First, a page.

There is also another reason, and a very strong one, why you should be simply dressed, on the gradurtion day. It is becauso so many cannot afford to spend money on needless or showy attire. This year is, as you know, 3. peculiarly trying one, in the busin ess world. We are all suffering more or less from the "hard times;" and many, who in more prosperous years could spend freely, are now seriously pinched. But it is true in every year, that many of us cannot afford to spend money for dress, except for the neodful articles. It is only more true this year than usual. Now, for the sake of thoso who cannot, or ought not, to afford needless expense, we ask you all to avoid it, and thus do your part to prevent distinctions that are often painful. You may not fully know what burdens the bard times are laying upon some of your classmates and their parents; but whatever they may be, your own kind hearts will prompt you all to wish to help one another; and your delicacy of feeling will tell you that the privations, which circumstances may be bringing, will be more easily borne, if all adopt a simple style, from a conviction that it is best and happiest for all to do so. The simple dresses that are snitable for church and other similar occasions are the ones that it will please the good and wise citizens of Boston to see you wear on the day of which wo are speaking. You may think it strange that we speak of the opinion of the citizens of Bostop, and may be surprised that in general they should have any thought about this matter. But we assure you that very many of them have a genuine interest in it, for they have known of hardships suffered by some of the best and brightest scholars, owing to the thoughtless acts of others—acts which would have been generously avoided in many instances if the matter had been fully understood. And as we all do and ought to value the good opinion of those whom we respect, so we feel sure that you will value the commendation that will sustain you in avoiding all expenses that might come under the head of needless or extravagant.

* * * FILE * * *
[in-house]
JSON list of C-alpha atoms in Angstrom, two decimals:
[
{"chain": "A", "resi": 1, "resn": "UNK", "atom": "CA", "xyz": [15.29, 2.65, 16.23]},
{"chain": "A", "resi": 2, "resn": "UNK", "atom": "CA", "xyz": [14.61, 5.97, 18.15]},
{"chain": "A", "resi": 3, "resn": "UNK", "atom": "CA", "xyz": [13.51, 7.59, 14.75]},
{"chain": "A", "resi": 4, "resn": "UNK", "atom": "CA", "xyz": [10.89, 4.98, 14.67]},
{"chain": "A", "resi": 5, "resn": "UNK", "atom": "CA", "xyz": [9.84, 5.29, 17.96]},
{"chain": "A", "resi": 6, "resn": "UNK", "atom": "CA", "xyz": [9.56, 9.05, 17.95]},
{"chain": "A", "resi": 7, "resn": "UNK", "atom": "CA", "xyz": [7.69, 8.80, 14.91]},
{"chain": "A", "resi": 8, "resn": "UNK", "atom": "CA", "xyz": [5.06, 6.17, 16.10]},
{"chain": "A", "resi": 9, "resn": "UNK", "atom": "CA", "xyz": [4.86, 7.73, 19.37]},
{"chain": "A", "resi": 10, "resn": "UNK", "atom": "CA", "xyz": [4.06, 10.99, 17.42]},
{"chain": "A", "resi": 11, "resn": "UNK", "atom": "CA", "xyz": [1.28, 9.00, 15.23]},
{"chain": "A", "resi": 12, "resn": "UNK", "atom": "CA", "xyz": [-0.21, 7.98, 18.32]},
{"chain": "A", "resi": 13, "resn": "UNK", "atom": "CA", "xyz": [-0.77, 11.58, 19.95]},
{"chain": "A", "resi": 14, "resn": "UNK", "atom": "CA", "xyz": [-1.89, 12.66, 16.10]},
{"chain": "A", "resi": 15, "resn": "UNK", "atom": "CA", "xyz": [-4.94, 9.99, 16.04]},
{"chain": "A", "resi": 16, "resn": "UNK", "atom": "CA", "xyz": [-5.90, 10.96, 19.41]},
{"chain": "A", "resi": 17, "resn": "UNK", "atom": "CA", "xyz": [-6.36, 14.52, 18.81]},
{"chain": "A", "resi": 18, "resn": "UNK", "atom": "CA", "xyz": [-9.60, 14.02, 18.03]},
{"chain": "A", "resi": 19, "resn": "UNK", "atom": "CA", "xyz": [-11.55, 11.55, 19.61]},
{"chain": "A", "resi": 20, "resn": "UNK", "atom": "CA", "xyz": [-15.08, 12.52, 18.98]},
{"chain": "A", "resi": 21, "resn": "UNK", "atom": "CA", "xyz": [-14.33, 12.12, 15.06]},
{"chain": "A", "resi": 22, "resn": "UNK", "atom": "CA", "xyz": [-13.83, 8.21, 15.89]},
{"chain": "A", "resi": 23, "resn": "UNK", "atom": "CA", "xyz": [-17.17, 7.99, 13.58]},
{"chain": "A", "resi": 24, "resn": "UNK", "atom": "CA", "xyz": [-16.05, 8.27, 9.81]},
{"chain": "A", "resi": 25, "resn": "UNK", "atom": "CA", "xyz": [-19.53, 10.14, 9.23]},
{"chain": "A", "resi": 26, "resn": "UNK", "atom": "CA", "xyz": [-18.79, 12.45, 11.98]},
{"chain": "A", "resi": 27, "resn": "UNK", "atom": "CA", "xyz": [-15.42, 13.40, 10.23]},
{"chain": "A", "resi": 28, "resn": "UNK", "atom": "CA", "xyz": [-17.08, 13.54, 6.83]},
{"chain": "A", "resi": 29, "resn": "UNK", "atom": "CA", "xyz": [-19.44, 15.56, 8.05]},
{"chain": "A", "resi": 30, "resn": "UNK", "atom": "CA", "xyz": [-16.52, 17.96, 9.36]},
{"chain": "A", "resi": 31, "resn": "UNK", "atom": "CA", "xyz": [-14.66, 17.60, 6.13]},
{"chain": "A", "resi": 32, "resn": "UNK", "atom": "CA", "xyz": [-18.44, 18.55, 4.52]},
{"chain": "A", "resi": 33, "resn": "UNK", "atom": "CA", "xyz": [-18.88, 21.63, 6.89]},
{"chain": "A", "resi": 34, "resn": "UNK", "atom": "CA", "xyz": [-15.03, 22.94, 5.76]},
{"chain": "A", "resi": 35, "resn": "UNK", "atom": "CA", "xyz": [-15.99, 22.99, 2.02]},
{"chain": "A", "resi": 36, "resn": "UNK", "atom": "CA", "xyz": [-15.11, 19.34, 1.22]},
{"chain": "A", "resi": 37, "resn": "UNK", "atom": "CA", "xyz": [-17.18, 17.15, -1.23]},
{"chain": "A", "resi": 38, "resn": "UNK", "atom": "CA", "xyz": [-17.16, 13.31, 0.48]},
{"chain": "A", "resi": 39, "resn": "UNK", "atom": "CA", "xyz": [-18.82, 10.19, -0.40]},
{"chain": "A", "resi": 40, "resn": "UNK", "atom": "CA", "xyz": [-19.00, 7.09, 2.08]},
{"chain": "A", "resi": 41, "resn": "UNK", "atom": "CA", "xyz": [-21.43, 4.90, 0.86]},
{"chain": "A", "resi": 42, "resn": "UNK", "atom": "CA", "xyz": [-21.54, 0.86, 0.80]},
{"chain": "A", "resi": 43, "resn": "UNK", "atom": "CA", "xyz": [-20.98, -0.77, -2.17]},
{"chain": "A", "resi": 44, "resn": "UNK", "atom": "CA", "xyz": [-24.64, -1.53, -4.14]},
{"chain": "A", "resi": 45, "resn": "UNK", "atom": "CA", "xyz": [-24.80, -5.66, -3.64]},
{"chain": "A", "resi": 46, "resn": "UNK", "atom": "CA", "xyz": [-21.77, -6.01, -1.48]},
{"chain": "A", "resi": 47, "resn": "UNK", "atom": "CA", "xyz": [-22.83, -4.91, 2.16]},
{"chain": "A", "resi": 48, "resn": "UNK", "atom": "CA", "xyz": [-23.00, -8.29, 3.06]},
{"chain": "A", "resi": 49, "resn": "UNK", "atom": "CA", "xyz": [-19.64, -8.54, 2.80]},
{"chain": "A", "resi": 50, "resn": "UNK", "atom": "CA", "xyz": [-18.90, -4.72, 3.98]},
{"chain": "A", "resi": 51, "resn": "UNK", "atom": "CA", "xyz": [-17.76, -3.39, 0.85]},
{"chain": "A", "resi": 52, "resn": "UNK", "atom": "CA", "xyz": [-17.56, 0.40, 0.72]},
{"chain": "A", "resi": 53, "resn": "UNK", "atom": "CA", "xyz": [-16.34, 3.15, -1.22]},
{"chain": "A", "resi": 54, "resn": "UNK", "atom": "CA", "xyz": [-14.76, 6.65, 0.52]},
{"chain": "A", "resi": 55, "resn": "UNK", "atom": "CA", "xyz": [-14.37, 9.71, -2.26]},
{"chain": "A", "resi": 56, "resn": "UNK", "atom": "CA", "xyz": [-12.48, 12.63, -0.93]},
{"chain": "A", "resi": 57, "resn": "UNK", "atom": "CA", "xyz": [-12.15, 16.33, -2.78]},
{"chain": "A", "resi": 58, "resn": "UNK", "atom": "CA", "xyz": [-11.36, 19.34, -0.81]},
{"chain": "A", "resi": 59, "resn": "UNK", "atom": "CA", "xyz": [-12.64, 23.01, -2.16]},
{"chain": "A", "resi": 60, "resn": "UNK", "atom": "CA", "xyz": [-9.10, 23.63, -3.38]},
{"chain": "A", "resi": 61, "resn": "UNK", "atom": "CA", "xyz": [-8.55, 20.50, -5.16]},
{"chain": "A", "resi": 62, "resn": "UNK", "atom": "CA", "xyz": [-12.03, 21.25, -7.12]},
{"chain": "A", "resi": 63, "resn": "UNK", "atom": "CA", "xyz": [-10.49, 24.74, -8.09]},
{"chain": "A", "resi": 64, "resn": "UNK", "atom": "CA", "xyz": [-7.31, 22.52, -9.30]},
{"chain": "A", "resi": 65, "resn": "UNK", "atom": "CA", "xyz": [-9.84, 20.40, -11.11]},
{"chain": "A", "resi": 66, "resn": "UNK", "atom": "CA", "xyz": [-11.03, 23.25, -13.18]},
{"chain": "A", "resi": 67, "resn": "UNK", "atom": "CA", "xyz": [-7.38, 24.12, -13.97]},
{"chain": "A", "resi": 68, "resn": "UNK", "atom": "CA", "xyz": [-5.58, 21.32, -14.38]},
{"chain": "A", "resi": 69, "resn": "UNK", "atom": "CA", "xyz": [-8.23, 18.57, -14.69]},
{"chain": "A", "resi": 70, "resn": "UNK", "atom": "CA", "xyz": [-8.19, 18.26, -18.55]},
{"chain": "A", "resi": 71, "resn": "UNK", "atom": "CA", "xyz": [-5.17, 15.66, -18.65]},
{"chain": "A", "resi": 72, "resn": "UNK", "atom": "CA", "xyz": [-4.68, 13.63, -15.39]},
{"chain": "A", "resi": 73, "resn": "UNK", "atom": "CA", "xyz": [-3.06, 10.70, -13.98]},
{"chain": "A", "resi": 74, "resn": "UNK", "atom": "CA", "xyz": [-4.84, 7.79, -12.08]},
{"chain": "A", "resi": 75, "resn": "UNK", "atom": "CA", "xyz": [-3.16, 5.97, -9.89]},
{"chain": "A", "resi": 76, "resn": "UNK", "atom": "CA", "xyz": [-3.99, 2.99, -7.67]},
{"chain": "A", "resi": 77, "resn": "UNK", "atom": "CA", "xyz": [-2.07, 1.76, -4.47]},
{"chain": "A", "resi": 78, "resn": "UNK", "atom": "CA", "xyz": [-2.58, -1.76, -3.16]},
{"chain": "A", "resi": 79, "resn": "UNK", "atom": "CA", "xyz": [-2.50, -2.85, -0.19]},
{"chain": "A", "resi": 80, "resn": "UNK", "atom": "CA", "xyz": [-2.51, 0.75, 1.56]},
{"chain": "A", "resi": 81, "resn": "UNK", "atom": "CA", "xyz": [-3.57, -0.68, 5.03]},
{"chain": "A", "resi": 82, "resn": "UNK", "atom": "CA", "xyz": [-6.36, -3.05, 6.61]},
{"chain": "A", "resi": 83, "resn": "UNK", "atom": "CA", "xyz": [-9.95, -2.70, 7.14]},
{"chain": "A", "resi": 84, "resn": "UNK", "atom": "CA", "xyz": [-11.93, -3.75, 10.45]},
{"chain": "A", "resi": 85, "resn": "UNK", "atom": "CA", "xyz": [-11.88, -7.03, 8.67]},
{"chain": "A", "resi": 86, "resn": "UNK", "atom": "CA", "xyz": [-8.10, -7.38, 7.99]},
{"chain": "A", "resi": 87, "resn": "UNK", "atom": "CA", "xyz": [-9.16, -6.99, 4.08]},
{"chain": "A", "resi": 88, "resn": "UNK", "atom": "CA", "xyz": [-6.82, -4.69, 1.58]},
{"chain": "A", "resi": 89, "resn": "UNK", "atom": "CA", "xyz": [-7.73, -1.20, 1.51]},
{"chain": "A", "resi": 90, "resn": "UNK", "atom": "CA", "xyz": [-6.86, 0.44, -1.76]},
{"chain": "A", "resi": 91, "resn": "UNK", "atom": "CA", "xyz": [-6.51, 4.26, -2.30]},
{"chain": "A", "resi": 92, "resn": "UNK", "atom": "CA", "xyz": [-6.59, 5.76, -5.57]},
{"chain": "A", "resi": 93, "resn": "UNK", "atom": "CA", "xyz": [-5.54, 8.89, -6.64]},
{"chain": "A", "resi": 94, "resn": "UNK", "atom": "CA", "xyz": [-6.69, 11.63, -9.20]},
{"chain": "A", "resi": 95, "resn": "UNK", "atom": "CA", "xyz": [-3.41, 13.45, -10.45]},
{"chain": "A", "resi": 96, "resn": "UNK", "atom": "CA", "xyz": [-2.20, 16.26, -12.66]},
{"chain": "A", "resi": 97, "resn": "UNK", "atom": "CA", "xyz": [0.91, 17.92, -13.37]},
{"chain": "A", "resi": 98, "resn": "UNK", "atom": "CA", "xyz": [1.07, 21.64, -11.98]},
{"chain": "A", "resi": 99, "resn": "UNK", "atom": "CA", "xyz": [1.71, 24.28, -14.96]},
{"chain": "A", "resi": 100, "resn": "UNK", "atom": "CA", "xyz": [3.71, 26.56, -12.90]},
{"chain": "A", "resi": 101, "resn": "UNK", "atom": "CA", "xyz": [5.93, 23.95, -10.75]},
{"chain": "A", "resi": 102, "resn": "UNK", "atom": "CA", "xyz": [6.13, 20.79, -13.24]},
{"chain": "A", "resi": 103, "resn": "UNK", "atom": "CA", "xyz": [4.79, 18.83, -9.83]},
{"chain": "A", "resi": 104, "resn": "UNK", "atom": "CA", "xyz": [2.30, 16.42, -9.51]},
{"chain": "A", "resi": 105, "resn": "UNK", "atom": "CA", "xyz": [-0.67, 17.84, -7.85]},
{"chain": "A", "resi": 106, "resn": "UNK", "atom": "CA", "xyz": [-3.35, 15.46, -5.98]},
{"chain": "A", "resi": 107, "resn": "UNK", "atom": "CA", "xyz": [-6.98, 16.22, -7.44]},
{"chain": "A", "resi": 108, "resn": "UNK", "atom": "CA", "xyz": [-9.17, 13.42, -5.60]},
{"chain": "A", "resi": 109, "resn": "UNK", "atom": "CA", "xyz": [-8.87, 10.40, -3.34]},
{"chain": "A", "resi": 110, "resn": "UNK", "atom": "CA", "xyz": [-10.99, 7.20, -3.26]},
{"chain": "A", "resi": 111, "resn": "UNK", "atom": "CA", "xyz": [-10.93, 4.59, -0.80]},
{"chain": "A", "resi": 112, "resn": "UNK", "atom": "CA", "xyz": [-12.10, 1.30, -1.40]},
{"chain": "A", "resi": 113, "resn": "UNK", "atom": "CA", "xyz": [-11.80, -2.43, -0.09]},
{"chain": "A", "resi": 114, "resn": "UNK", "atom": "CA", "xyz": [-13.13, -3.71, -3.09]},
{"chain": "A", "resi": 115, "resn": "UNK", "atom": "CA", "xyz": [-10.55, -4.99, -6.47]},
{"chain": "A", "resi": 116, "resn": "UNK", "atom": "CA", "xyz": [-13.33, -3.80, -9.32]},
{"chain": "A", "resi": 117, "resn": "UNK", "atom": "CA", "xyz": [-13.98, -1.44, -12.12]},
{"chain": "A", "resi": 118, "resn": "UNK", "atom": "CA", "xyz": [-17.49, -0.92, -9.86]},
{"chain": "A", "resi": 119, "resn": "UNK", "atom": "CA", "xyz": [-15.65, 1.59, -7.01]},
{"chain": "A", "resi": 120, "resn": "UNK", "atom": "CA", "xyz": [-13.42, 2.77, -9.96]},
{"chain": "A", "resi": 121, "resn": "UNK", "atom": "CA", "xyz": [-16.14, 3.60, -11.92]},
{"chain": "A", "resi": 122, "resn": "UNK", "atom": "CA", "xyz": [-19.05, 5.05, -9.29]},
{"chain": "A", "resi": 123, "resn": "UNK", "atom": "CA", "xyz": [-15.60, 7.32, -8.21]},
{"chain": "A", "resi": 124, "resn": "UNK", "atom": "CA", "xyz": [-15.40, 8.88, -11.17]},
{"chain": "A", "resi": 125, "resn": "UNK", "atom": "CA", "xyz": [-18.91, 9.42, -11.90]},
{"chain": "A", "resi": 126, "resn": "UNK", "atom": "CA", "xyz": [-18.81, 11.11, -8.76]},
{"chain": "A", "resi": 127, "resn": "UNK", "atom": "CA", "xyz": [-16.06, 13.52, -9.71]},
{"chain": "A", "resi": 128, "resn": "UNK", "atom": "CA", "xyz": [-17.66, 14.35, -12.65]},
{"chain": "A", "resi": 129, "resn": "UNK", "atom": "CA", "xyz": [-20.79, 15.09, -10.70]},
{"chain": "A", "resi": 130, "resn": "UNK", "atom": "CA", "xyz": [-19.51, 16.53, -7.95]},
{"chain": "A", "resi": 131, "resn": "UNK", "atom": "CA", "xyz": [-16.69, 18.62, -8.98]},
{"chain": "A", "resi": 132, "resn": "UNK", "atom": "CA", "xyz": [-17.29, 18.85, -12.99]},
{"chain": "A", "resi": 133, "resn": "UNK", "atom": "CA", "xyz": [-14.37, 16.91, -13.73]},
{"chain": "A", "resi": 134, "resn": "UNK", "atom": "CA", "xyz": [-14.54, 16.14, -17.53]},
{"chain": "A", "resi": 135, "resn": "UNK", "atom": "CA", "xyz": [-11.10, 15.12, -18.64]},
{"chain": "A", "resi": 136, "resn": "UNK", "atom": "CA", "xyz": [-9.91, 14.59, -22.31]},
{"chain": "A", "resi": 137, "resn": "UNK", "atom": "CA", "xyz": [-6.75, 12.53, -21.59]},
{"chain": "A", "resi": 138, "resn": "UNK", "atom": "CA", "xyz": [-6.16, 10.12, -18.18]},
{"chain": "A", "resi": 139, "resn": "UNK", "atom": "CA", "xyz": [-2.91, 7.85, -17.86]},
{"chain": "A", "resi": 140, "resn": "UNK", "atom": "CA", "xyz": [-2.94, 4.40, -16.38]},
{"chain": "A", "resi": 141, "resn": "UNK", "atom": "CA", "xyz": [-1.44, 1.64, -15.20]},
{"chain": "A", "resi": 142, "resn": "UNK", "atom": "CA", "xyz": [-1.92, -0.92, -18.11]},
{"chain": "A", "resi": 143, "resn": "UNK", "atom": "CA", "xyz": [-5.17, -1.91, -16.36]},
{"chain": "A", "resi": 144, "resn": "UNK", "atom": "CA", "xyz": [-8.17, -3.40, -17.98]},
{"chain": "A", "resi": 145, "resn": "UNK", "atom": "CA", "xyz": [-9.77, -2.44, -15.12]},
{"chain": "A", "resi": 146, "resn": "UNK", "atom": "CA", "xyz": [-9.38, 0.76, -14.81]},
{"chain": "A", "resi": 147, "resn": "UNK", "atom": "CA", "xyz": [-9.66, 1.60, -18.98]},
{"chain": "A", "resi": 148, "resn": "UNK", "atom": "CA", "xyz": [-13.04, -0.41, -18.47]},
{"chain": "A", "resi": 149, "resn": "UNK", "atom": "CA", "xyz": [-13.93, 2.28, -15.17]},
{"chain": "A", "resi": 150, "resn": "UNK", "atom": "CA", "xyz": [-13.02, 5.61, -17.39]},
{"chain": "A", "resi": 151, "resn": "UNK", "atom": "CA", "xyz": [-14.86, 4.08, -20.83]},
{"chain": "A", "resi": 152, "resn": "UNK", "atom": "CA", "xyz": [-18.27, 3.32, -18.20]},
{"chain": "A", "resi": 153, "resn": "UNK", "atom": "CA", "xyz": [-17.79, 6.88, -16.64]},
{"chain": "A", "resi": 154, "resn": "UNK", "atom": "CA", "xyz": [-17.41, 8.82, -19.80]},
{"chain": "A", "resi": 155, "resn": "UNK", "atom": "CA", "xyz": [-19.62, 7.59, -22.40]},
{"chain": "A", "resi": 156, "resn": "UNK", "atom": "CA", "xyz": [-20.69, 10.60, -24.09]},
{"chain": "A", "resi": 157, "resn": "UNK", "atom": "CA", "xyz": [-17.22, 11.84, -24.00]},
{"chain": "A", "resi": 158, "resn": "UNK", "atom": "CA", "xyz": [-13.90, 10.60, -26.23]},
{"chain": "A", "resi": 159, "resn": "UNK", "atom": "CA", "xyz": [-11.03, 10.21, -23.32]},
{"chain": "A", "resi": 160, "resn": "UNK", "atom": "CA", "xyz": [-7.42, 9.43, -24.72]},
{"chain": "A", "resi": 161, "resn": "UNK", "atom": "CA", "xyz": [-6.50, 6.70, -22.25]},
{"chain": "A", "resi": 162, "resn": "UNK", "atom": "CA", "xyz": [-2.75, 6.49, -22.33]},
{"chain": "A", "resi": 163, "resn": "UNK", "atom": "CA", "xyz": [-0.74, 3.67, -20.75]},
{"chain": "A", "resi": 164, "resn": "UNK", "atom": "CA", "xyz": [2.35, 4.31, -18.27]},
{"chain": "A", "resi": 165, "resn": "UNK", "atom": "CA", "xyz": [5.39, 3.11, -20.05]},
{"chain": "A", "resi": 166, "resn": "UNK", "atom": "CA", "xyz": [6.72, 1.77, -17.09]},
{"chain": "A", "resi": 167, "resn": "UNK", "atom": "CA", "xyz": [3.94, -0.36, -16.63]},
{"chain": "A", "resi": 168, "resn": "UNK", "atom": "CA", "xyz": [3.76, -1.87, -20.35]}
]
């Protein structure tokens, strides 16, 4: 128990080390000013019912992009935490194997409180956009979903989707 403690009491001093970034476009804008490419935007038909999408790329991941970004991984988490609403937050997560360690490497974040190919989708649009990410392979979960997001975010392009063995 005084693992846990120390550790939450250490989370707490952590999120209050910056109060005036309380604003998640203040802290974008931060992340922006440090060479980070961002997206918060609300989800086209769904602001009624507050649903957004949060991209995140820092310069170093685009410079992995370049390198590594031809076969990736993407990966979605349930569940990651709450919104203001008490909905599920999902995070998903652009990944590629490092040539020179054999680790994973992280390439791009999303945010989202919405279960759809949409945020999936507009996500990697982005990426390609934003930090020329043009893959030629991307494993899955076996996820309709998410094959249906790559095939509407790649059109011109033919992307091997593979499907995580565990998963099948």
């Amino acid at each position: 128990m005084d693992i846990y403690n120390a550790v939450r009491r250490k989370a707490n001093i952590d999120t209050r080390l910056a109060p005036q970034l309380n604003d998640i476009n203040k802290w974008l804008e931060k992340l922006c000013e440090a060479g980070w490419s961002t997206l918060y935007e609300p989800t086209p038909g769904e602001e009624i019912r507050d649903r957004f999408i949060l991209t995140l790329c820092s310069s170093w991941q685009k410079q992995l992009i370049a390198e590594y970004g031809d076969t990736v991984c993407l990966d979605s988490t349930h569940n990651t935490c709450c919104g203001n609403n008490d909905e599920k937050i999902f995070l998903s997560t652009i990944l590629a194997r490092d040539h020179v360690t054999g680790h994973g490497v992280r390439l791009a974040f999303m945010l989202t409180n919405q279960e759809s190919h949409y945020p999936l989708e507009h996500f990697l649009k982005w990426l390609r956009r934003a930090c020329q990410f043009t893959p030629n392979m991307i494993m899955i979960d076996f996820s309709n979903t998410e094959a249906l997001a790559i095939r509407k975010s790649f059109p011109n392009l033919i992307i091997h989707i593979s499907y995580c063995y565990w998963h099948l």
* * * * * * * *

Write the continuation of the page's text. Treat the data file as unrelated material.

We think we have said enough to convey to you what we mean. We trust that your good sense will approve of our suggestions, and that your willing hearts and hands will carry out what your judgment has approved.

A year ago we mado a similar request of the class about to graduate from the Girls' High School.
They received it most kindly, and, with a few exceptions, carried it into execution; and the result was
that they gained approbation on all sides for their simple, dignified appearance, as well as for their fine
scholarship and behavior. For the sake of those who may bo affected by your example in the future,
as well as for your own sakes, we ask you to emulate that good example to-day, believing that all for
whose good opinion you care will approve, and that your own consciences will commend.
We are truly your friends,



In behalf of the school committee. - BOSTON, Juno 8, 1876.

PAYMENT FOR THE SCHOOL-HOUSE IN GEORGETOWN. Congress, at the last session, appropriated $50,865 for the payment of bills due on a school-house in Georgetown, and required the United States Commissioner of Education to supervise its payment. I have to report that this duty has been performed. Accounts presented to the amount of $50,865, duly certified by the board of education, were carefully examined, and, being found correct, were paid. No specific disbursing officer was mentioned. R. Joseph, esq., the disbursing clerk of the Interior Department, greatly to my relief, consented to undertake the responsibility. One set of vouchers was passed into the Treasury, and the other I have retained in my possession.